Medicine 2.0 (2012): Smart phones and physical activity.

Greg Norman, from the University of California San Diego talked about using smart phones for monitoring, categorizing and recording physical activity. Sedentary lifestyle is leading to obesity.
Scientists have developed and used a number of commercial devices to track physical activity but these  are single purpose devices that track physical activity but do not give any feedback to the user. The vision his team had was using a smart phone to detect and track physical activity and also to communicate and motivate the user to increase their physical activity. They really wanted a one device solution.
The first attempt at this used an iPod Touch. The lack of a cell phone plan made the device particularly economical. They created a program to grab gyroscope and accelerometer data from the iPod and then use that information to categorize activity in to one of 9 categories:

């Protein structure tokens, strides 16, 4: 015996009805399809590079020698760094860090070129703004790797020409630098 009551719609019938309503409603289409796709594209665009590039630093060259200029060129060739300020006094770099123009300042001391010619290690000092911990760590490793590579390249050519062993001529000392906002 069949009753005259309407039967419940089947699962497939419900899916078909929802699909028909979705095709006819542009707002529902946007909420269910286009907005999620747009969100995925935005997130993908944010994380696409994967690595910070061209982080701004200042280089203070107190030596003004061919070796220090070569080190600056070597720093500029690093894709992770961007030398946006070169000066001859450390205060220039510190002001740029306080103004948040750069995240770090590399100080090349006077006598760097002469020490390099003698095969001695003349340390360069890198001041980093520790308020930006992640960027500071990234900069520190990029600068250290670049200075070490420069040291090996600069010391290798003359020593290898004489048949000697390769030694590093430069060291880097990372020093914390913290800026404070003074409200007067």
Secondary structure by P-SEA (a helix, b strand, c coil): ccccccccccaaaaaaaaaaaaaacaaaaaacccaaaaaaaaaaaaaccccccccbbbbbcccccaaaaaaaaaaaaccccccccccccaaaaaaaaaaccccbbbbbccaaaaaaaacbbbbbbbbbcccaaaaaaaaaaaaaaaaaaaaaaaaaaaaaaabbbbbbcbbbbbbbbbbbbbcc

1. slow walking
  2. normal walking
  3. brisk walking
  4. jogging
  5. sitting
  6. normal upstairs
  7. normal down stairs
  8. brisk upstairs
  9. brisk downstairs
Overall they were able to accurately deduce the activity with 90% accuracy (kNN classification).
They had difficulty with the iPod: when the application was not front and center, the resolution of the data dropped. The authors then restarted using the Android platform. They had even better results on Android, though they attributed some of that to reducing the number of categories from 9 to 6.
Joel Topf, MD
eAJKD advisory board member

Check out all of eAJKD’s coverage of Medicine 2.0 here.

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